Teaching Children with Autism Expressive Language Skills Through Classic Kids’ Songs
If your child needs help building communication skills, a fun way for you to work together is through signing. Trumpet Behavioral Health offers a great suggested skills-building activity to help parents teach expressive language through a children’s classic: “The Wheels on the Bus” (see video below if you are rusty on the words or actions)
Many children with autism and other developmental delays struggle with communication. When helping your child build his or her language, it is important to work on different types of communication.
This week’s skills activity allows you to teach your child one of the first steps of verbal behavior known as “Intraverbals.”
Intraverbal behavior forms the basis for social interaction, conversations, and academic behavior. It’s an important skill. Teaching intraverbals will help children build their language so they can start and carry on conversations as they get older.
You may find this turns out to be a preferred activity because many children love music. It can be easily repeated and modified each time you do this. You can use songs such as “Twinkle, Twinkle Little Star,” “Old McDonald,” and “Row, Row, Row Your Boat.”
Objective: Repeats a word during a familiar song, finger play, or storybook
Developmental Area: Expressive Language
Curriculum Level: Intermediate
- Sit across from your child on the floor.
- Begin singing the “The Wheels on the Bus” song. Use the accompanying gestures as you sing. (again, see the video below if you need a refresher)
- Sing the first verse once through, and then immediately repeat it.
- Slow the pace of your singing, adding pauses in between some of the words.
- After the second time you sing ’round and round,’ expectantly pause before singing ’round’ again.
- If your child repeats the word ’round,’ reinforce him/her. Use social reinforcement (such as high fives or making funny faces) that will not disrupt your singing.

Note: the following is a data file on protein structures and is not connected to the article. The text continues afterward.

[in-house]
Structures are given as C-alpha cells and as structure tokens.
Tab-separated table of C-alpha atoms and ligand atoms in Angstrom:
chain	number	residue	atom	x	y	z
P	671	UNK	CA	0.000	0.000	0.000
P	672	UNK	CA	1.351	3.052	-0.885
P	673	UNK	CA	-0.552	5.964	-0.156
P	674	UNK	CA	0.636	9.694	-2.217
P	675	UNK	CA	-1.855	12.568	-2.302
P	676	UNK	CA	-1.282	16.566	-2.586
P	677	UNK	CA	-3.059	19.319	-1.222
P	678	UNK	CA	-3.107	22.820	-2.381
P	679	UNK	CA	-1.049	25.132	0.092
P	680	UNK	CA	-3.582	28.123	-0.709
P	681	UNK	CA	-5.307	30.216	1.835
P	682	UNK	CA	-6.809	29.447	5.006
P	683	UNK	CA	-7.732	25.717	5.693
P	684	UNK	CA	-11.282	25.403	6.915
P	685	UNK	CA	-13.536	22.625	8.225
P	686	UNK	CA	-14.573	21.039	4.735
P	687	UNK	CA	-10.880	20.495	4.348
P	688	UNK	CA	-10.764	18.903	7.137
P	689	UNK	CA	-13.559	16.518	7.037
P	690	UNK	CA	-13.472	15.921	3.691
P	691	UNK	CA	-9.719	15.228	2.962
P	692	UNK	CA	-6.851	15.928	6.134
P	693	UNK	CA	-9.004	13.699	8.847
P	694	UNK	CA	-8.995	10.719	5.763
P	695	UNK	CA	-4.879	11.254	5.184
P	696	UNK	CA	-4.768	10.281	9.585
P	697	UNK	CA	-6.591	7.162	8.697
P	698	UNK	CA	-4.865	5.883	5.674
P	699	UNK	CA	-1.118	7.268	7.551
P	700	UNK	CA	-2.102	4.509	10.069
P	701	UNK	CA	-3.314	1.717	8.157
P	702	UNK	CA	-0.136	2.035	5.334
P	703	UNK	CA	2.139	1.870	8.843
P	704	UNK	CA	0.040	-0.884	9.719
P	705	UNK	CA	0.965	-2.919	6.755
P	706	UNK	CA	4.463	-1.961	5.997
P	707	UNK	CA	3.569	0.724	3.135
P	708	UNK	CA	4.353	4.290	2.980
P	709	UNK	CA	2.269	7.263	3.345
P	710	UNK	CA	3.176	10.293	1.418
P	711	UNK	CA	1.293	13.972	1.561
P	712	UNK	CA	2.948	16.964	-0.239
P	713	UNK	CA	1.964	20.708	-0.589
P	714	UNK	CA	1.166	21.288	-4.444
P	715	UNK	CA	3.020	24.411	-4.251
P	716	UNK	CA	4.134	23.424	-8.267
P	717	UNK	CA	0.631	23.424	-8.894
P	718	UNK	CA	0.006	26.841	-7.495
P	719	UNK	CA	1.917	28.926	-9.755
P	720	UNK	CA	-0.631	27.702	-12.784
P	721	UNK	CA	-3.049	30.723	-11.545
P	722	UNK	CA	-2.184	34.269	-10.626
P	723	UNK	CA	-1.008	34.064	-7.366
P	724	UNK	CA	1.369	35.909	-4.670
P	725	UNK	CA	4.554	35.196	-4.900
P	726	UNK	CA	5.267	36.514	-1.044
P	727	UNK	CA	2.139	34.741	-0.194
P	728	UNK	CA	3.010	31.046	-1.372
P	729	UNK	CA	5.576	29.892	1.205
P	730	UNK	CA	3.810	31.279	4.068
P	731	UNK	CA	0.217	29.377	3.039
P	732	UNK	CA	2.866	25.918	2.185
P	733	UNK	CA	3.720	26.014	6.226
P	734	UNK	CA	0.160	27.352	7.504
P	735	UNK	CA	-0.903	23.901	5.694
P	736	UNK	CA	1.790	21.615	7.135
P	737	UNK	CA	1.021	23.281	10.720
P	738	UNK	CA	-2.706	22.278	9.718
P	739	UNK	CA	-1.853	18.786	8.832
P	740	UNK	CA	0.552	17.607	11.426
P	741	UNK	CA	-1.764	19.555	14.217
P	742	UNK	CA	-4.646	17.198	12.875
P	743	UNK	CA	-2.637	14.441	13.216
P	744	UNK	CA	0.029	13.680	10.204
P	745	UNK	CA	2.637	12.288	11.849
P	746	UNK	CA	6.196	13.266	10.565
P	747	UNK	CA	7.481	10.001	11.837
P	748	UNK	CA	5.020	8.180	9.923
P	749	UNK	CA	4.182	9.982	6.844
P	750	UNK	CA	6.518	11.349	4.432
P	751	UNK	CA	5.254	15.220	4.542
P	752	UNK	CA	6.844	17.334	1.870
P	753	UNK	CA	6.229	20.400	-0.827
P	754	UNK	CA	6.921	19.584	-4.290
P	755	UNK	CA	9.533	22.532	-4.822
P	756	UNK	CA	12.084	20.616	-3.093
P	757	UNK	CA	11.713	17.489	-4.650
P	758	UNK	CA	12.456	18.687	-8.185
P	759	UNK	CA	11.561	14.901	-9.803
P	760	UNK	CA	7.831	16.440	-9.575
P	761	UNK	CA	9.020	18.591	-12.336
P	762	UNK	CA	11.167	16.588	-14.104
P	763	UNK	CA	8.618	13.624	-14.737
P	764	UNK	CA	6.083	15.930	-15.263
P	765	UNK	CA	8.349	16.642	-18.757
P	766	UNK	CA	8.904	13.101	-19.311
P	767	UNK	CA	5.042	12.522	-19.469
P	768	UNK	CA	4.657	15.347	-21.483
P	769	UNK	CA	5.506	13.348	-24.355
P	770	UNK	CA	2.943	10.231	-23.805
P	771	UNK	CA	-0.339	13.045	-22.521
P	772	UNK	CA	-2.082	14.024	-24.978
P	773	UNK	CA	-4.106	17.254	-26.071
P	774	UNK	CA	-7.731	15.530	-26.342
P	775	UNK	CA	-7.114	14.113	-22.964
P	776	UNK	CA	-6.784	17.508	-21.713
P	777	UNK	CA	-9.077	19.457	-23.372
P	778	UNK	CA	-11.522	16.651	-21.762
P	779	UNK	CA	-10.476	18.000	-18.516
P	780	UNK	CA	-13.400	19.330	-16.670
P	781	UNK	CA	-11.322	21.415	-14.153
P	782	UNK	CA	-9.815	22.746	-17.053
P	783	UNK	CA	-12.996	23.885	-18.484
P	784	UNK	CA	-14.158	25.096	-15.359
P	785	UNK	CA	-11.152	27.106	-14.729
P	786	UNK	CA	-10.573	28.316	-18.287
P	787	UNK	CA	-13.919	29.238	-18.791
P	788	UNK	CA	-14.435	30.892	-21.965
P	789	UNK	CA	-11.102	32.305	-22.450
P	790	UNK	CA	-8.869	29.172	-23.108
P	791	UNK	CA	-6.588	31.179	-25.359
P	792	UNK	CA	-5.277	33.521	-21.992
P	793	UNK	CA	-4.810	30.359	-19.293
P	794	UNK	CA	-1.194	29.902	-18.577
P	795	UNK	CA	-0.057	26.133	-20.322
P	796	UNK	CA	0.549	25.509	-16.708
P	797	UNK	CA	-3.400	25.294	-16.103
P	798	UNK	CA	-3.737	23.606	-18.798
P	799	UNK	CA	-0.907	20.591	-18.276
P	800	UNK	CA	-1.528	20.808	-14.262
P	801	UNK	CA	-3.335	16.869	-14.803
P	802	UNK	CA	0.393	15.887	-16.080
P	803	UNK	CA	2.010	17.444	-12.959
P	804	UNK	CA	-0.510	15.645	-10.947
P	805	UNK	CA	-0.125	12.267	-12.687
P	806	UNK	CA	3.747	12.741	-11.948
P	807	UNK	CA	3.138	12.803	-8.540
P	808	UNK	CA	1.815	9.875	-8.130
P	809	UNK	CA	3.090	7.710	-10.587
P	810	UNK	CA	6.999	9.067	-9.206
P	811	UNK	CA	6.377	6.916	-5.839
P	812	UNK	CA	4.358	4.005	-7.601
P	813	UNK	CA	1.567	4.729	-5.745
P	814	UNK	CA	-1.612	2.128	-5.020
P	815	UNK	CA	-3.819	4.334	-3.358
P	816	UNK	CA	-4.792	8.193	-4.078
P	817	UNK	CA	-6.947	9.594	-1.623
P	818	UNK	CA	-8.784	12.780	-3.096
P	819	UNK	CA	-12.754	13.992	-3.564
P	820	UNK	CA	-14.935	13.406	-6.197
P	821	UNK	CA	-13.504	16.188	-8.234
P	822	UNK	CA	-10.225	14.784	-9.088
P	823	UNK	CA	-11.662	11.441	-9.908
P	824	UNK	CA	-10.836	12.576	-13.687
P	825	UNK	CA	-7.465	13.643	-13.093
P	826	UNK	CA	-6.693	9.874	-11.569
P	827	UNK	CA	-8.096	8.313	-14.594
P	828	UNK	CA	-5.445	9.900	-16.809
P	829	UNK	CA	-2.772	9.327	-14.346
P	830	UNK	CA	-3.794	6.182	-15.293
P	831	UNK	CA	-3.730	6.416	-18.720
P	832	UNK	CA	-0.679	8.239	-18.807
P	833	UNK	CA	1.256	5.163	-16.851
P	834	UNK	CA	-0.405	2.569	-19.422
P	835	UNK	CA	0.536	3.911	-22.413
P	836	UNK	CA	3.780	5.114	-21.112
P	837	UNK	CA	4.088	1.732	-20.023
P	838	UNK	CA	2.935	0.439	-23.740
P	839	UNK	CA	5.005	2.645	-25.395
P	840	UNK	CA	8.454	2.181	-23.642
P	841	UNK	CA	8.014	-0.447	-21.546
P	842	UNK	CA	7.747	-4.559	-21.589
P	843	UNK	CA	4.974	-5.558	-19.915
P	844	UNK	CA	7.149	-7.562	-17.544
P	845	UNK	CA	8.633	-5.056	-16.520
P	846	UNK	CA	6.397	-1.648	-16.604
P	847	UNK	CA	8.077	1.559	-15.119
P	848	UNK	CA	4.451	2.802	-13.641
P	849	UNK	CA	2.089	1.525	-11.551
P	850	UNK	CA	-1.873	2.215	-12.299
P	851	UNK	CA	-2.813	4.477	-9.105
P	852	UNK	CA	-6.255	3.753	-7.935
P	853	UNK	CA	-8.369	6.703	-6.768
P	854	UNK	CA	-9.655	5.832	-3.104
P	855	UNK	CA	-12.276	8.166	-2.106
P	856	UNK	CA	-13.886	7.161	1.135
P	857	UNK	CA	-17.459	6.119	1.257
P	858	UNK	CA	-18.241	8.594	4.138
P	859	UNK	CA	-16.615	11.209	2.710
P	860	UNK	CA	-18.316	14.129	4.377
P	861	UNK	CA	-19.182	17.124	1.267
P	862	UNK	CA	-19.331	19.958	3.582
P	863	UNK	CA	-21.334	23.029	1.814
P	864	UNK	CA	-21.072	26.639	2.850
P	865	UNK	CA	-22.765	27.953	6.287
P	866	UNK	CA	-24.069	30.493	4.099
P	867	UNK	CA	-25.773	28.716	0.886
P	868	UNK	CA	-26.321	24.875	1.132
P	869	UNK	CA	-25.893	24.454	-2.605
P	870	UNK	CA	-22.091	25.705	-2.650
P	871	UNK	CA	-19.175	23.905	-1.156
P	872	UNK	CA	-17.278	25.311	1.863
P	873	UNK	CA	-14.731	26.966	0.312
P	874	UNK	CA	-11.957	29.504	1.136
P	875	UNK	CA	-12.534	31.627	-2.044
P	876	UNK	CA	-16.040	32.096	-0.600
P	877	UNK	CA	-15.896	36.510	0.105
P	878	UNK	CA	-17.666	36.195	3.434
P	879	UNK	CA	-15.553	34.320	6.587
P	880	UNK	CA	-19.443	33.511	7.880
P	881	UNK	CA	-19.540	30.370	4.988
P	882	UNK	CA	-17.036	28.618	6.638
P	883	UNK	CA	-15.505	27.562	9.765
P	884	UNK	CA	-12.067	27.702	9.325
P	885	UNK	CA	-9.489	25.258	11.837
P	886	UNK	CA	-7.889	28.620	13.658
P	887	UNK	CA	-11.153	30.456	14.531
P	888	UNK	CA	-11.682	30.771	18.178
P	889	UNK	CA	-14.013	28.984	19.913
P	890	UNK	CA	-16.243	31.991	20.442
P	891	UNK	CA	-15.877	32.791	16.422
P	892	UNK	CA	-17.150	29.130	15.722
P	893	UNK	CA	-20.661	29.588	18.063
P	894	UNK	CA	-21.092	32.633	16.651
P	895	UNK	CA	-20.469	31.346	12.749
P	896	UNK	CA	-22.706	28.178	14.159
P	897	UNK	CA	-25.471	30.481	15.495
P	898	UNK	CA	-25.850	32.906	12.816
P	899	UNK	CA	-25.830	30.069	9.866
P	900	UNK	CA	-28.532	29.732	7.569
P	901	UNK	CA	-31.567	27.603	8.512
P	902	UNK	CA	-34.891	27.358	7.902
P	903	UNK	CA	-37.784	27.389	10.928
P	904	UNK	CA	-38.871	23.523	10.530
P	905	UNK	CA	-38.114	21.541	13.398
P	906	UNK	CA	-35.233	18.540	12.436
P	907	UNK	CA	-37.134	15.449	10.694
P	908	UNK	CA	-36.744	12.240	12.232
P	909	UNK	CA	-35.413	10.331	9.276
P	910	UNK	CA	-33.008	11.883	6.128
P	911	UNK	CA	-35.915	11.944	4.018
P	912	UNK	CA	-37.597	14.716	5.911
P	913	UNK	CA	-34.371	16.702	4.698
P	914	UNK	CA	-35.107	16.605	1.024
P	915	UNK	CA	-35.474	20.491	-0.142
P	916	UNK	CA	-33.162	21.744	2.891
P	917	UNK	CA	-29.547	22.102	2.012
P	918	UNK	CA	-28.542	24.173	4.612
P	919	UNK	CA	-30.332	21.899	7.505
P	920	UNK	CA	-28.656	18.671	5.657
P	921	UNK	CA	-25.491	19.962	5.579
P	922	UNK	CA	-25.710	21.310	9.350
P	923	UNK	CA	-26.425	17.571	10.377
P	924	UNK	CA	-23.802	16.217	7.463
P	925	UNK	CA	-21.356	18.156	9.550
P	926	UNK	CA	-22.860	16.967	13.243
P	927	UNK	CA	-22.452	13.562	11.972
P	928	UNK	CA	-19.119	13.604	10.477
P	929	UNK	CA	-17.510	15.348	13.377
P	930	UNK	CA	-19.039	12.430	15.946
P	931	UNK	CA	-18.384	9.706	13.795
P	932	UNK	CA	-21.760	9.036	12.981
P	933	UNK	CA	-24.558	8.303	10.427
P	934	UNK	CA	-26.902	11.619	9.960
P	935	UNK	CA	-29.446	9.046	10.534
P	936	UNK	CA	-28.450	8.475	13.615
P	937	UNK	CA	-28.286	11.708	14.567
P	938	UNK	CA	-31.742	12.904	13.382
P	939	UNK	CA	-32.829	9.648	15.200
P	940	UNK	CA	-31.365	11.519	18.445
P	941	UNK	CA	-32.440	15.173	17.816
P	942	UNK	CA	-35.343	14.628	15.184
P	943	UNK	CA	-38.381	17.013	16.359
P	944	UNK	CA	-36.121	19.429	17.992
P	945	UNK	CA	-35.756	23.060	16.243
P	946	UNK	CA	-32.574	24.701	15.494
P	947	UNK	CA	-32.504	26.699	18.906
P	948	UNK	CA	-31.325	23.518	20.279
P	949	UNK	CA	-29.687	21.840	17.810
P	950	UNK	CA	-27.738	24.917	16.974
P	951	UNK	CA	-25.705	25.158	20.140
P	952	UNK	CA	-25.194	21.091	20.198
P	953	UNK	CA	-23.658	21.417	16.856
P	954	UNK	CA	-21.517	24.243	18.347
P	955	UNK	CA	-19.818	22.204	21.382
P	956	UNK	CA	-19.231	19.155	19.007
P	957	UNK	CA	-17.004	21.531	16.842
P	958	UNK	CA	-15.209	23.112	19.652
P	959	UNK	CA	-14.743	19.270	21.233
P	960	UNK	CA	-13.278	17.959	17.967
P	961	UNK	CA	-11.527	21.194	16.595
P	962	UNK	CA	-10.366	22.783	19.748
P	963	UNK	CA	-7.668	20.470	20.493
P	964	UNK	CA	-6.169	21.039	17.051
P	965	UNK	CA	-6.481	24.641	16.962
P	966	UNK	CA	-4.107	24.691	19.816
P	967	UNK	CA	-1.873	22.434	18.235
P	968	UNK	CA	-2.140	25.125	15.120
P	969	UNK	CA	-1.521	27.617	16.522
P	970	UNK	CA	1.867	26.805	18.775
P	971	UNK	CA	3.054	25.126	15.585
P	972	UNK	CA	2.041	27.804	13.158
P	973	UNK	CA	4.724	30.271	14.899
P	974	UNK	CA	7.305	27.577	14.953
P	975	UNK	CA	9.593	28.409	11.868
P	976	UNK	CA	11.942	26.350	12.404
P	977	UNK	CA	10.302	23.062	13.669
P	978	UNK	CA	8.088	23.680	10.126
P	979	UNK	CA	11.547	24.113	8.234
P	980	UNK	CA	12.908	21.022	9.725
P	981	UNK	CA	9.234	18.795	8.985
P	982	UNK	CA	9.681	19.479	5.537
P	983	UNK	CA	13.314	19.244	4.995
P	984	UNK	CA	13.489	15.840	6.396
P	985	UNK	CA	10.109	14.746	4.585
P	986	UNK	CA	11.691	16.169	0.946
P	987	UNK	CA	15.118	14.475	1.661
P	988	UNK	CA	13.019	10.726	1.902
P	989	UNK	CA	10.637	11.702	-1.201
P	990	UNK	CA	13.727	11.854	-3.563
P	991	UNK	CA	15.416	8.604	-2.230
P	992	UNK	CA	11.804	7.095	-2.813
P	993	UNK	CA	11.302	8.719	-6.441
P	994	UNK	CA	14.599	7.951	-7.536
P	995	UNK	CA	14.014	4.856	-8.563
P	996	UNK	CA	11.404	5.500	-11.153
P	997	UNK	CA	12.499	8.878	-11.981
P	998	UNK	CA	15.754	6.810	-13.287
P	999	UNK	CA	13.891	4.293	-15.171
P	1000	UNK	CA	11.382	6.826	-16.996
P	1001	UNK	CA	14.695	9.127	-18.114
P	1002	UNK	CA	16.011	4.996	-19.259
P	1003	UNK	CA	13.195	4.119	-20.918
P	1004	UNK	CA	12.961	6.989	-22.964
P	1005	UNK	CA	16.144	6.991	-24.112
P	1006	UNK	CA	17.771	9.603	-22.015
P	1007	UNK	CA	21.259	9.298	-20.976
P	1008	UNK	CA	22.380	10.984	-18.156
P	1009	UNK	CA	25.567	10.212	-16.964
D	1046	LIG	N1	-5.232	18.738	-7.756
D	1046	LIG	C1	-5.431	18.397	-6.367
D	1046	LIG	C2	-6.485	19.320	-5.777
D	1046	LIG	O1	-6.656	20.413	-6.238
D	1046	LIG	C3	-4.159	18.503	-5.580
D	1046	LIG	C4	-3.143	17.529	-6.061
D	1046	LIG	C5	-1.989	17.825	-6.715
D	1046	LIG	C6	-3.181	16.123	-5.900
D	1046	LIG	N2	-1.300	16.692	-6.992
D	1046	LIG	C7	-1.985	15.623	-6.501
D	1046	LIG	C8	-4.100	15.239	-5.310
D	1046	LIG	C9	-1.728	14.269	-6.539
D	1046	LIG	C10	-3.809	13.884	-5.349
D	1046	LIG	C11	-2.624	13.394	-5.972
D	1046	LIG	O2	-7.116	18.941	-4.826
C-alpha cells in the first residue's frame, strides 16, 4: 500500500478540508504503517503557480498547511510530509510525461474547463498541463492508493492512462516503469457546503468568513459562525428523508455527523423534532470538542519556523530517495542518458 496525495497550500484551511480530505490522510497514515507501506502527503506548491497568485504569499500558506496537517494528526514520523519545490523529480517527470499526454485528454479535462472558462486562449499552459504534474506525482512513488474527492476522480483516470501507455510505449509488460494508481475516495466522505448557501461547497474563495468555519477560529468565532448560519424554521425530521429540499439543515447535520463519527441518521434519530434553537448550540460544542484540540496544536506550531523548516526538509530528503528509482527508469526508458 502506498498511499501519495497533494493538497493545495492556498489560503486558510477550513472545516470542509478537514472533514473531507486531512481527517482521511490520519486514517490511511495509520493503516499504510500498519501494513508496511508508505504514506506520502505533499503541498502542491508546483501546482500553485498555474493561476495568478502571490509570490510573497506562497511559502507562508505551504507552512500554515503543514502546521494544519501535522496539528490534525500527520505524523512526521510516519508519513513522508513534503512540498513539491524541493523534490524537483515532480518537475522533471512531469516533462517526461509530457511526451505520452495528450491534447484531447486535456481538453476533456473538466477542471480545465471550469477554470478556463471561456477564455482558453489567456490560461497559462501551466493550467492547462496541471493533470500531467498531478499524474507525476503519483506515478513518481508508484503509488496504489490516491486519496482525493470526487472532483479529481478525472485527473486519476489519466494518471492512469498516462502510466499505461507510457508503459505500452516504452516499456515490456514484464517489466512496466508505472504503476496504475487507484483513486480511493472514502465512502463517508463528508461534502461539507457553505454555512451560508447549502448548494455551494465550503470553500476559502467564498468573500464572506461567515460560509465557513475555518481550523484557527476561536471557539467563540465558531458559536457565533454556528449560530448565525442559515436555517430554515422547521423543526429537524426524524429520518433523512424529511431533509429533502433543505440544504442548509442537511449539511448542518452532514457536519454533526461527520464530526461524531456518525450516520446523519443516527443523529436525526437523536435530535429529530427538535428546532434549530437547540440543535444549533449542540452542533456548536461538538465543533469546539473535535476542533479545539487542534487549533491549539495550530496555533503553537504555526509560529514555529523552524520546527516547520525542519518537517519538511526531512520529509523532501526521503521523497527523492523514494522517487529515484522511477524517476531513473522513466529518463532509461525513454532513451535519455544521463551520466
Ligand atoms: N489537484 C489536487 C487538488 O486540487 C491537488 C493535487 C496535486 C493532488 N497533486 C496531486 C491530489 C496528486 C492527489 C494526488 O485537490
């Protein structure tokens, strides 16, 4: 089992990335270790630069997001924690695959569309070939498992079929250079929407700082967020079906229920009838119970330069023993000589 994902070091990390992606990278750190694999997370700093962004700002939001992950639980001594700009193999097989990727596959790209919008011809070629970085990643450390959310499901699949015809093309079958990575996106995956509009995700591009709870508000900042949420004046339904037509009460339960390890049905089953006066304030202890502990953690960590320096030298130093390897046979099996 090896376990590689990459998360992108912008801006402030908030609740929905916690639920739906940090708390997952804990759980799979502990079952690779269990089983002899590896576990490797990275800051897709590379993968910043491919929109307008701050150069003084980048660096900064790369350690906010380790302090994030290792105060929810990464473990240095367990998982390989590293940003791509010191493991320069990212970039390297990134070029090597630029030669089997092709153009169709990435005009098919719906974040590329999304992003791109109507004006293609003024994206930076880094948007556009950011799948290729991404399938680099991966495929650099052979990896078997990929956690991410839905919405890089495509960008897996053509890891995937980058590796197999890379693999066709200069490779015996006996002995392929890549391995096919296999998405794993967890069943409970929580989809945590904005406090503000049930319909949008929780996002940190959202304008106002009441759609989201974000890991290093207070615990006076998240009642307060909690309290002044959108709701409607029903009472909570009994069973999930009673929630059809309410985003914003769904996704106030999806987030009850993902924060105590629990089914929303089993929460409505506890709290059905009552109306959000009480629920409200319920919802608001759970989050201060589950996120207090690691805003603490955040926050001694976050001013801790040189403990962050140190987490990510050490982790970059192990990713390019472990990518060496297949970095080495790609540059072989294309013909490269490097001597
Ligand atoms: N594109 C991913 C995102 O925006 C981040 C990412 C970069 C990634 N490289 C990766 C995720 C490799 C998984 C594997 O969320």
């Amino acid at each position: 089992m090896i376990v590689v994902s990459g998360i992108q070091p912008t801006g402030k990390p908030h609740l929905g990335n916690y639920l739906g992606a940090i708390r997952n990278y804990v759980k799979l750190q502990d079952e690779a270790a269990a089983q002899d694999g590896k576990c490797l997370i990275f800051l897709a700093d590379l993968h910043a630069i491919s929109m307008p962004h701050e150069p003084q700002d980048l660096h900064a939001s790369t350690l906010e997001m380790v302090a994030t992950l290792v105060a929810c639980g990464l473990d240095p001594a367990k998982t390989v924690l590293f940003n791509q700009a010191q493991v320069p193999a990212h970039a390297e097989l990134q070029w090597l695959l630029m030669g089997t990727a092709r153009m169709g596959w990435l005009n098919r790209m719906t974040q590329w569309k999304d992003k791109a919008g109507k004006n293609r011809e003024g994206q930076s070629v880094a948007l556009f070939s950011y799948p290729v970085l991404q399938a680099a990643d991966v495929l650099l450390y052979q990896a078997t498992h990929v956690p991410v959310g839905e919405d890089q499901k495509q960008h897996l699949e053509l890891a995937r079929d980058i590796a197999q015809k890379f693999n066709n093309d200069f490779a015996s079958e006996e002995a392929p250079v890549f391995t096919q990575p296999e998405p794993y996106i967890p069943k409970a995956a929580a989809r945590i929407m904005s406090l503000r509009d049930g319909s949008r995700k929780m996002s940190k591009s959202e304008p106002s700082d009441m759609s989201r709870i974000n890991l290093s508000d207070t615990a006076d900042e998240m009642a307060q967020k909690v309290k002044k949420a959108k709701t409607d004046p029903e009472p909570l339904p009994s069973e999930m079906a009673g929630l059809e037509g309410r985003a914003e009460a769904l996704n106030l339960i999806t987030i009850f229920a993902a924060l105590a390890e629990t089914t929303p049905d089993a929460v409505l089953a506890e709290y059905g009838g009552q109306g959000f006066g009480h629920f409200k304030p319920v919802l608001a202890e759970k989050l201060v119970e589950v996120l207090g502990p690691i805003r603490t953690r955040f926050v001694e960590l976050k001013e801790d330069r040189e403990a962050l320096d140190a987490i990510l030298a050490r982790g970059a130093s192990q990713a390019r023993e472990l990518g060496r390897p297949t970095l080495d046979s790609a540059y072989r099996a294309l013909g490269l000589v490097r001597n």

- If your child does not repeat the word, prompt him/her to repeat it. Gently touch your child to indicate it’s his/her turn and provide the initial sound of the word. The accompanying gesture will also help cue your child.
- Your child may need you to repeat the word a number of times before he/she spontaneously repeats it during the song.
- You don’t need to wait for your child to successfully repeat the word from the first verse before singing the other verses of the song. Your child may be more motivated to repeat a word that comes later or earlier in the song so encourage any attempts to repeat your words during the play.
- Sing the song often. Provide your child with the level of support necessary for him/her to successfully repeat the word within the song.
- Have fun!!!
The Wheels on the Bus Video
One Response to “Teaching Children with Autism Expressive Language Skills Through Classic Kids’ Songs”
Intraverbals are AWESOME!!!! They work well for all ages, even in the elderly who are battling Alzheimer’s! Even if your child is non-verbal, they can make approximations of the sound or word you are seeking. Any attempt needs to be immediately celebrated. It gets easier. My son is non-verbal, but he loves singing and signing songs with me. He fills in more words every year with approximations and even can say MaMa now. He is 20….never give up!